• requests the collected works of Webern “as part of my customary yearly endeavor to learn some music that I have not previously known as well as I should like or, in this case, perhaps should” (June)
  • travels to Aspen for the premiere of the final version of the Violin Concerto (August)
  • Celebration Concertante (September 13)
  • invites Copland to serve as narrator in Lincoln Portrait (September; concert is February 19)
  • is elected as president of the Walter W. Naumburg Foundation (early fall)
  • begins (?) Variations on a 12-tone Theme for Piano (November 9)
  • leads Juilliard to resign its membership in the National Association of Schools of Music for ethical reasons (November)
  • requests that Ormandy and the Philadelphia Orchestra return the Celebration Concertante; “I am hard at work on an opening movement which when added to the former CELEBRATION CONCERTANTE will become Symphony No. VII.” (December)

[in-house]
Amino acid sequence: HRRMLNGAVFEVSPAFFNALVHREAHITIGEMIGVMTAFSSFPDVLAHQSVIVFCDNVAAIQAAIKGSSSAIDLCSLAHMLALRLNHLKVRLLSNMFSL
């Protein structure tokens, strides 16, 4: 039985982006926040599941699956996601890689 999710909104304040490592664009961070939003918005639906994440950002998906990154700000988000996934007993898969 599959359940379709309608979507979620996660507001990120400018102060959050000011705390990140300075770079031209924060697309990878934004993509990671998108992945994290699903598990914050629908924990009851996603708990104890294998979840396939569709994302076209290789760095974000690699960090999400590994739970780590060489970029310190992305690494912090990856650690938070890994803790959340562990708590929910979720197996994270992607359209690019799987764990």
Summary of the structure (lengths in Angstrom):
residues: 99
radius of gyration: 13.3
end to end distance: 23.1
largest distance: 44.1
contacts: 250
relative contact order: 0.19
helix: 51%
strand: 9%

• presents a plan of commissioning works for Juilliard’s Lincoln Center opening (December)
  • accepts a commission from the New York Philharmonic (February)
  • attends the premiere of Loesser’s Greenwillow (March 8)
  • corresponds with Lincoln Kirstein about the potential dance instruction problems at Lincoln Center (March)
  • suggests a program to Bernstein in honor of his and Barber’s 50th birthdays and Schumann’s 150th: his Third Symphony; Barber’s Violin Concerto; and Schumann’s Fourth Symphony. Bernstein substitutes Schumann’s Third (“Rhenish”) (March; the concert took place on October 13–16)
  • Martha Graham’s film of Night Journey is completed (spring)
  • Symphony no. 7, first movement (May 9)
  • offers the theme from the first movement of his Seventh Symphony as the basis for Masquerade, an omnibus dance score composed by Juilliard faculty (June)
  • receives an honorary L.H.D. degree from Colgate University